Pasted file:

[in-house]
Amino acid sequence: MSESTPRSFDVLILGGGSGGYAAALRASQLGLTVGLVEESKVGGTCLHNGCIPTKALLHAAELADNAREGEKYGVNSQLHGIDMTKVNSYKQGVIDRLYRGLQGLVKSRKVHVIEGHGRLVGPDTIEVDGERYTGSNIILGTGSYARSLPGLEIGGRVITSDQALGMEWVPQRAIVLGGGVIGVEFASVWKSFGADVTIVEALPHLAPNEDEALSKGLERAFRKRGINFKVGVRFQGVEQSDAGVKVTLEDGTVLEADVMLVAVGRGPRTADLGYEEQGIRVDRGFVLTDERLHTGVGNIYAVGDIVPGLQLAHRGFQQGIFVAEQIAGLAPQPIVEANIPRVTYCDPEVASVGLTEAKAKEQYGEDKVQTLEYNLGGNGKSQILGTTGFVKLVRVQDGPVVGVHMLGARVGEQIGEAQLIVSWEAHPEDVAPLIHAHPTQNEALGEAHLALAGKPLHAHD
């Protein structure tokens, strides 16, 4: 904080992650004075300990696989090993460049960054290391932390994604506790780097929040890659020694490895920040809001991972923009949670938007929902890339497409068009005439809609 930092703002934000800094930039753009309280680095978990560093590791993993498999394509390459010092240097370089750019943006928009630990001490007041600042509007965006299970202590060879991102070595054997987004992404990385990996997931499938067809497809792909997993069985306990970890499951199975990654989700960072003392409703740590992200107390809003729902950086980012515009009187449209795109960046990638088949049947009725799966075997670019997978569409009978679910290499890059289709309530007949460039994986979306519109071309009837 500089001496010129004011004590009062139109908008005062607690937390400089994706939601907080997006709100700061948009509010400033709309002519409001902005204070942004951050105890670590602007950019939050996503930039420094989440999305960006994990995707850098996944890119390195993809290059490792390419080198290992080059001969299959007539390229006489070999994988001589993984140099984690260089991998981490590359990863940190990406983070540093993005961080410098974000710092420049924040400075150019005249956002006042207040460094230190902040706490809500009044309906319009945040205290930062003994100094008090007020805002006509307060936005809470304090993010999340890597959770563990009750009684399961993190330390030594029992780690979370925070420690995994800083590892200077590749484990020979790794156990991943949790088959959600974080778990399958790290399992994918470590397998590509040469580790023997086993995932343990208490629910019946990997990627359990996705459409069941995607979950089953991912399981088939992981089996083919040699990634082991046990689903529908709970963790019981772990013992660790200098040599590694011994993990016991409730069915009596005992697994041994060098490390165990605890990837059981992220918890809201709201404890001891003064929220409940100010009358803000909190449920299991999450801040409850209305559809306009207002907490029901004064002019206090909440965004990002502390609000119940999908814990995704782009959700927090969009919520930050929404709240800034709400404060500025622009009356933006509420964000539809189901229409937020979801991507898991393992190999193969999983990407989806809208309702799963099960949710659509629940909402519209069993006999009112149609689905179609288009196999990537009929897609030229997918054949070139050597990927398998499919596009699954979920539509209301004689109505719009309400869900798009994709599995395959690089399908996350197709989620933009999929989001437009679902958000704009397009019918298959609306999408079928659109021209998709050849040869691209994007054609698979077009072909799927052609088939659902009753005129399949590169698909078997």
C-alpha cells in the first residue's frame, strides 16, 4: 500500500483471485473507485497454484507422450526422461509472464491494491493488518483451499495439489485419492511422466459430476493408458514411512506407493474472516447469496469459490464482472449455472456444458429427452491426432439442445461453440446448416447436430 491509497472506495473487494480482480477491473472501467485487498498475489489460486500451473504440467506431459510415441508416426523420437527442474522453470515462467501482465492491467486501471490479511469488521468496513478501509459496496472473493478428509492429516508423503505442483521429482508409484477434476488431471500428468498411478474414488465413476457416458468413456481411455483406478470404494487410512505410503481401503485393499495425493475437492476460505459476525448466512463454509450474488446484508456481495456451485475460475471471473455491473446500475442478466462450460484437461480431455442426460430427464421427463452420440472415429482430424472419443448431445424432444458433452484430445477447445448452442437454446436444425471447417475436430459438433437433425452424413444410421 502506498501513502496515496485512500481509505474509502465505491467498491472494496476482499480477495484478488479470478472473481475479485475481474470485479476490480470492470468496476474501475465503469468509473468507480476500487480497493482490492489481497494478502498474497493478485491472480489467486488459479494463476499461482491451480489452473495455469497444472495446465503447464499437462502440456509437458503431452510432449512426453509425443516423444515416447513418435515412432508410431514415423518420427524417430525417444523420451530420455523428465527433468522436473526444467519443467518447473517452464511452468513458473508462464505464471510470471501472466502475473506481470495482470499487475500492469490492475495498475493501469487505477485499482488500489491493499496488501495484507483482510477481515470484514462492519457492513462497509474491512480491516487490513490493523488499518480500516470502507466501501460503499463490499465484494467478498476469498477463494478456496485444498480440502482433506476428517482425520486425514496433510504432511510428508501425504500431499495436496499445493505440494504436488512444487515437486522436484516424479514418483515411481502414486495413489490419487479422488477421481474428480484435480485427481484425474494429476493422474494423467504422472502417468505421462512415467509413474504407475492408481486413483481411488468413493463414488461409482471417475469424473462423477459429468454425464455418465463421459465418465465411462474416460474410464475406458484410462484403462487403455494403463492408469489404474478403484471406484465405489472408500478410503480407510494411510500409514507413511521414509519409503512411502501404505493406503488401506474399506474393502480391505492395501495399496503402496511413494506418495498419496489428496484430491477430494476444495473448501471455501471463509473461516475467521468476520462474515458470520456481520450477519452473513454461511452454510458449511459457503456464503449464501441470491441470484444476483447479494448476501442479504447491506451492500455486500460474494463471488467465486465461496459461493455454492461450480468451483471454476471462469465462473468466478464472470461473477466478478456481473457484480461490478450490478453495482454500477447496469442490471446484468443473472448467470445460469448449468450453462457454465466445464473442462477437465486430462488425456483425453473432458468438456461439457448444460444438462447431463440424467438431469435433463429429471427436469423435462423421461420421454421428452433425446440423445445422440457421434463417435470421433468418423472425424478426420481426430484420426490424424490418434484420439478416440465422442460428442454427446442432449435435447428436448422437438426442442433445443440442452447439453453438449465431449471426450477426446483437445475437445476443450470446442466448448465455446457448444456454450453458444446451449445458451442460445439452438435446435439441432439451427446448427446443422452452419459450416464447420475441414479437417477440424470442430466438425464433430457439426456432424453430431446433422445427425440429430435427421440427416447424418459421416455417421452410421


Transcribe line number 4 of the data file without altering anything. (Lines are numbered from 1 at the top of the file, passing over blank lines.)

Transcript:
C-alpha cells in the first residue's frame, strides 16, 4: 500500500483471485473507485497454484507422450526422461509472464491494491493488518483451499495439489485419492511422466459430476493408458514411512506407493474472516447469496469459490464482472449455472456444458429427452491426432439442445461453440446448416447436430 491509497472506495473487494480482480477491473472501467485487498498475489489460486500451473504440467506431459510415441508416426523420437527442474522453470515462467501482465492491467486501471490479511469488521468496513478501509459496496472473493478428509492429516508423503505442483521429482508409484477434476488431471500428468498411478474414488465413476457416458468413456481411455483406478470404494487410512505410503481401503485393499495425493475437492476460505459476525448466512463454509450474488446484508456481495456451485475460475471471473455491473446500475442478466462450460484437461480431455442426460430427464421427463452420440472415429482430424472419443448431445424432444458433452484430445477447445448452442437454446436444425471447417475436430459438433437433425452424413444410421 502506498501513502496515496485512500481509505474509502465505491467498491472494496476482499480477495484478488479470478472473481475479485475481474470485479476490480470492470468496476474501475465503469468509473468507480476500487480497493482490492489481497494478502498474497493478485491472480489467486488459479494463476499461482491451480489452473495455469497444472495446465503447464499437462502440456509437458503431452510432449512426453509425443516423444515416447513418435515412432508410431514415423518420427524417430525417444523420451530420455523428465527433468522436473526444467519443467518447473517452464511452468513458473508462464505464471510470471501472466502475473506481470495482470499487475500492469490492475495498475493501469487505477485499482488500489491493499496488501495484507483482510477481515470484514462492519457492513462497509474491512480491516487490513490493523488499518480500516470502507466501501460503499463490499465484494467478498476469498477463494478456496485444498480440502482433506476428517482425520486425514496433510504432511510428508501425504500431499495436496499445493505440494504436488512444487515437486522436484516424479514418483515411481502414486495413489490419487479422488477421481474428480484435480485427481484425474494429476493422474494423467504422472502417468505421462512415467509413474504407475492408481486413483481411488468413493463414488461409482471417475469424473462423477459429468454425464455418465463421459465418465465411462474416460474410464475406458484410462484403462487403455494403463492408469489404474478403484471406484465405489472408500478410503480407510494411510500409514507413511521414509519409503512411502501404505493406503488401506474399506474393502480391505492395501495399496503402496511413494506418495498419496489428496484430491477430494476444495473448501471455501471463509473461516475467521468476520462474515458470520456481520450477519452473513454461511452454510458449511459457503456464503449464501441470491441470484444476483447479494448476501442479504447491506451492500455486500460474494463471488467465486465461496459461493455454492461450480468451483471454476471462469465462473468466478464472470461473477466478478456481473457484480461490478450490478453495482454500477447496469442490471446484468443473472448467470445460469448449468450453462457454465466445464473442462477437465486430462488425456483425453473432458468438456461439457448444460444438462447431463440424467438431469435433463429429471427436469423435462423421461420421454421428452433425446440423445445422440457421434463417435470421433468418423472425424478426420481426430484420426490424424490418434484420439478416440465422442460428442454427446442432449435435447428436448422437438426442442433445443440442452447439453453438449465431449471426450477426446483437445475437445476443450470446442466448448465455446457448444456454450453458444446451449445458451442460445439452438435446435439441432439451427446448427446443422452452419459450416464447420475441414479437417477440424470442430466438425464433430457439426456432424453430431446433422445427425440429430435427421440427416447424418459421416455417421452410421